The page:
Lovecoast’s lively pop-soul debut The Trip is the kind of record that places you in the car with the roof down, driving freely along the Pacific coastline.
Who doesn’t love a mental voyage to the West Coast? From The Beach Boys to Katy Perry, fans have long savored artists with the ability to take us on a trip out West through their music. There are many individual elements which contribute to the success of Lovecoast’s The Trip, but the most basic factor is just as described: This is the kind of record which places you in that car with the roof down, driving free-for-all alongside the Pacific coastline.
Only we’re not in California this time – we’re a bit farther north, up in British Columbia. The authors of this new LP, indie soul group Lovecoast, have achieved considerable underground success in that home region since their inception in 2013. Each of the five members brings their own particular musical skills to the band, leading to an eye-opening blend of various styles, such as rock, soul, and dreamy R&B. Lovecoast tested this formula on their debut EP, 2014’s Chasing Tides. Now, they are set to implement it to the fullest on their first LP, The Trip – which Atwood Magazine is proud to be premiering today, ahead of its official release next Friday, 4/27/2018.
Listen: ‘The Trip’ – Lovecoast
Love, standing strong, and having a good time are all common subjects touched upon in The Trip. Lead singer Danielle Sweeney says that the thematic material of The Trip is inspired by her past and present relationships, as well as the longtime bond between her grandparents, Donna and Ed Eckersley. “It’s incredibly heartwarming to be able to honour her on this record,” Sweeney says of her grandmother, who passed away recently. “If she were here, she would have insisted on buying the first copy.”
The Trip starts off pleasantly with its first track, “Sticks & Stones,” a words-will-never-break-me anthem which Sweeney delivers with glorious vocal power. She dares her rivals to “break my heart, come on and tear me apart,” while also assuring us that it is a lost cause.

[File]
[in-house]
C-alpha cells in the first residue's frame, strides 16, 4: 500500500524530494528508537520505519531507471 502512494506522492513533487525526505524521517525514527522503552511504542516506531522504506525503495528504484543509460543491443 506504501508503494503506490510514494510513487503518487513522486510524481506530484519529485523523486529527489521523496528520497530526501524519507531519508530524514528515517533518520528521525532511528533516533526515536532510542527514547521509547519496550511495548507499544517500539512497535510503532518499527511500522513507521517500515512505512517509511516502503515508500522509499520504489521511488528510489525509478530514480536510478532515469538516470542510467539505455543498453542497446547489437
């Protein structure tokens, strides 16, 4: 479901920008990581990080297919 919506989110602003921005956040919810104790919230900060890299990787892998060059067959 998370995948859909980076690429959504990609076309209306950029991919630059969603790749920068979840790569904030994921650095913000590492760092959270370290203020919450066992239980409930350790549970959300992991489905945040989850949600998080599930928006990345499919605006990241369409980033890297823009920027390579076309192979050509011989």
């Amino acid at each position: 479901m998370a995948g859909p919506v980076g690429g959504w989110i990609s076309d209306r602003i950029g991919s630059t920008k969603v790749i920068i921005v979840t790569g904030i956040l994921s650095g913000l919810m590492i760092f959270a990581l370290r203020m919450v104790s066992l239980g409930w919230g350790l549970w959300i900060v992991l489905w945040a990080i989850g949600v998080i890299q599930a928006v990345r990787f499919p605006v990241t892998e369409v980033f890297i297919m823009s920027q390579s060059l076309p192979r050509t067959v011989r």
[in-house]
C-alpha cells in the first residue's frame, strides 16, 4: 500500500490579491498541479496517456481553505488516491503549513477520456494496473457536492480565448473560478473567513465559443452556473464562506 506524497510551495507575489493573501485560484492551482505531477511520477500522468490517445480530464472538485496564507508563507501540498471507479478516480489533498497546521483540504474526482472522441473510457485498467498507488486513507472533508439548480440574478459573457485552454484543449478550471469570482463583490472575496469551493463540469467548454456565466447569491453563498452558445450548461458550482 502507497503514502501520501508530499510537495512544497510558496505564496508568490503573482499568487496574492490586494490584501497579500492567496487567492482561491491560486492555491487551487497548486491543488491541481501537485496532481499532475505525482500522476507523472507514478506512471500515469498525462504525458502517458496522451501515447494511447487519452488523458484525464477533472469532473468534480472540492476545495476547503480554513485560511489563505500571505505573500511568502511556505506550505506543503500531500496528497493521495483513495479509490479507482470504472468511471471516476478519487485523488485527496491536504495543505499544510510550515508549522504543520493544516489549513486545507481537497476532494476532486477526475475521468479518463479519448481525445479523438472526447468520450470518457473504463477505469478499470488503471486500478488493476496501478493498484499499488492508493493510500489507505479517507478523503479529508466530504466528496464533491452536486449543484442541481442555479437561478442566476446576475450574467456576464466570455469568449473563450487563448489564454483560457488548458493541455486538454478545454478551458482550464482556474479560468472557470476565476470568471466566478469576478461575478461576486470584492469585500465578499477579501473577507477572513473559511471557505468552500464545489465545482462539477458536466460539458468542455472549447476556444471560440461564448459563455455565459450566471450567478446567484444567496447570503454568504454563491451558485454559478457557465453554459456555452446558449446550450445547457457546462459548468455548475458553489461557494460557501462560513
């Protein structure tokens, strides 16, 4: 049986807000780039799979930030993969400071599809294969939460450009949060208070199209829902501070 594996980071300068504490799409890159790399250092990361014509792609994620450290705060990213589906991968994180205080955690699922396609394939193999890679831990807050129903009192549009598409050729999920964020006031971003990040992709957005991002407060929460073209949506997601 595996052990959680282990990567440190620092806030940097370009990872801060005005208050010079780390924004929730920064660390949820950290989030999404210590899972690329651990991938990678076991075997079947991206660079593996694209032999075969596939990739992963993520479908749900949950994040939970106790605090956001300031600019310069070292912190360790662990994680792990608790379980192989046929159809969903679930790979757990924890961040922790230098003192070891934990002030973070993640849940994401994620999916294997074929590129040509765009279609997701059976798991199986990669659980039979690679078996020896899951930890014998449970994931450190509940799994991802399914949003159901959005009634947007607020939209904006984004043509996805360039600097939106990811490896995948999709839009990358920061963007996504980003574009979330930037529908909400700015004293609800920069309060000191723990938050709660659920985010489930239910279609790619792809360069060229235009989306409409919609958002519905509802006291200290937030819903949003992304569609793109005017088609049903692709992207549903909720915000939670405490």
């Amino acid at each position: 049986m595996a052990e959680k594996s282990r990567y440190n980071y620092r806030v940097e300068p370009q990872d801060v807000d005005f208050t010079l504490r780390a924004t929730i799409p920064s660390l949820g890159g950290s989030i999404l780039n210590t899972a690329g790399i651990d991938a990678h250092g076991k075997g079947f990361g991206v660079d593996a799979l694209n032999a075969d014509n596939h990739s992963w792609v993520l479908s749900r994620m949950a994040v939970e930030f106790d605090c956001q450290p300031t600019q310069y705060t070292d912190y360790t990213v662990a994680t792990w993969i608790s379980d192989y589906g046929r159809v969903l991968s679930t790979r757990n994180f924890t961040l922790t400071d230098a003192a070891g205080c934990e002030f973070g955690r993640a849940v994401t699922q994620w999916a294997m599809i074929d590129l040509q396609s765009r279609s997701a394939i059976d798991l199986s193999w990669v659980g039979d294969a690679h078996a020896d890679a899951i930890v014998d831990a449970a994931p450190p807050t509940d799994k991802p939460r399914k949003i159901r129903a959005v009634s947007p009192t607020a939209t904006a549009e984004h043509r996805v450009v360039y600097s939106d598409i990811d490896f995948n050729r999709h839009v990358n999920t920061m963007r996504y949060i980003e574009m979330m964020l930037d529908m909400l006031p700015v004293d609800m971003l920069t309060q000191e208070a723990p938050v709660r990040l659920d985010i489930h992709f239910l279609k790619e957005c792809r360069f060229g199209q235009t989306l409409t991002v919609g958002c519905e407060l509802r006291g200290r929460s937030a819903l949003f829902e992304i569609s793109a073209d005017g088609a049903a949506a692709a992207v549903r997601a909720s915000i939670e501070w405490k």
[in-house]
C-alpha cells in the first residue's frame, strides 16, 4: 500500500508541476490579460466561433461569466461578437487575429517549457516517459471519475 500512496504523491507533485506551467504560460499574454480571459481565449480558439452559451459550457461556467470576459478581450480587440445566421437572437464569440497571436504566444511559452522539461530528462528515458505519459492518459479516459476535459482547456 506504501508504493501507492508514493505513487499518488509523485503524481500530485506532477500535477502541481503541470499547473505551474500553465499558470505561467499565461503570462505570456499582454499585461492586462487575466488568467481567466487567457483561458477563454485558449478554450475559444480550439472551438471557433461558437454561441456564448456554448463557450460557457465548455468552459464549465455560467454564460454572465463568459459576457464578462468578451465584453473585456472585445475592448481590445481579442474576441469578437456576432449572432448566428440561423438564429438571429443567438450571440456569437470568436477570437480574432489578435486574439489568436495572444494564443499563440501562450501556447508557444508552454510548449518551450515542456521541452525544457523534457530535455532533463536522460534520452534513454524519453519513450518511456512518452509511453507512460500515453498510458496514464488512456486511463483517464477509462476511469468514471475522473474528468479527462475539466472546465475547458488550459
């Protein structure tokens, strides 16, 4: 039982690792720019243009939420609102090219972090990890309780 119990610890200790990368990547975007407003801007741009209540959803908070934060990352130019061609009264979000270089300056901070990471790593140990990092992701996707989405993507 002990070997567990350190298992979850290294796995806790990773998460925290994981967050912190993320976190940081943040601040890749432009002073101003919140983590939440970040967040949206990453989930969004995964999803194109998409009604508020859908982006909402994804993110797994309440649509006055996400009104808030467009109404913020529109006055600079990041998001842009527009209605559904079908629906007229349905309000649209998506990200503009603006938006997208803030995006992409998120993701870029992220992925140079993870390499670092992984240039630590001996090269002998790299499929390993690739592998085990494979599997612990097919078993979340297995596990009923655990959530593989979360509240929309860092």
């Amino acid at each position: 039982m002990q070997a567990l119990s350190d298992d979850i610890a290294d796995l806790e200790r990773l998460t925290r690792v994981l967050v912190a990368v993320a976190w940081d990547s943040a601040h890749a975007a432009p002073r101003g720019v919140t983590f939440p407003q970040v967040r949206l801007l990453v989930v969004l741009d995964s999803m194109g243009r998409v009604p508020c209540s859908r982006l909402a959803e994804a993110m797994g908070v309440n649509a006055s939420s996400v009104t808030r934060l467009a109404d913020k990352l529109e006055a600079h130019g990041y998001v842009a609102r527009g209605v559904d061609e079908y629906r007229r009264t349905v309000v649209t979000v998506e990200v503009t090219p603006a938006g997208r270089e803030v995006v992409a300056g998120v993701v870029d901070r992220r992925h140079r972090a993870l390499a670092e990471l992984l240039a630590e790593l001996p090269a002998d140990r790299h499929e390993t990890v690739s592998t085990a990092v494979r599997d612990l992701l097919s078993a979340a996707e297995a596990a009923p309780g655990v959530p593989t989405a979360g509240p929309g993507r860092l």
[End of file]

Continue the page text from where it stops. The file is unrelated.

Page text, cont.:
The instrumentalists in the band – Matt Aasen, Andrew Fraser, Phil Hamelin and Jesse McNeill – keep the atmosphere upbeat over the next few tracks. The guitar-plucking on “August” and throbbing bass on “Why Can’t We Be Friends?” are some of the individual highlights that prove even more effective when thrown into the same mix. Meanwhile Sweeney croons nostalgically about memories and relationships that stand out in her mind (“Hearts on fire, we were stealing stars,” she recalls one summer romance). All of this energy and compassion adds up to a truly invigorating first half of the LP.
Then comes “Take What I Can,” the only slow song on The Trip, and also the most pragmatic one. Sweeney recognizes that things aren’t always going to go perfectly, and that she’ll have to react accordingly. She has claimed that this song, “represents that endless devotion to someone you don’t need, something I struggled through in previous relationships and now feel hyper-aware of.”
Things pick up again on “The Floor,” an invitation to the dancefloor, and perhaps more than that. As its music video conveys, this is the kind of song that you should feel no shame in rocking out freely to at a nightclub.
The atmosphere stays just as risky and playful on the next song, “The Trip” (“Between the sheets, 3 a.m. is when you get the best of me,” Sweeney sings). “Standing Tall” shows flashes of the defiance demonstrated on earlier tracks such as “Sticks & Stones” — a song all about “finding the silver lining in dark, unwanted situations,” as bassist Andrew Fraser explains.
“Motion,” the album’s first single and final track, proves to be an effective choice for both of those roles. Sweeney conveys how much her partner has come to dominate her thoughts and feelings — “If I were an island, you’d be the ocean. Always around me, always in motion” — as the keyboards and bass combine for a soothing, dreamy sound that matches the lyrics quite well.
According to the band members, the sonic textures of The Trip are designed to mimic the natural flow of anything in motion, while the accompanying words indicate that the process of falling in love should be equally as fluid. “It took me a long time to realize that letting yourself love is much easier on your heart and mind,” Sweeney explains. “‘Motion’ is kinda all about the long path taken to that discovery.”
All in all, these are ten tracks of terrific fun and liveliness. The Trip 3,000 miles out west to Vancouver is one that’s well worth making when you’re in the company of Lovecoast. Stream this debut album exclusively on Atwood Magazine; The Trip is out everywhere April 27, 2018!
:: pre-save The Trip here ::
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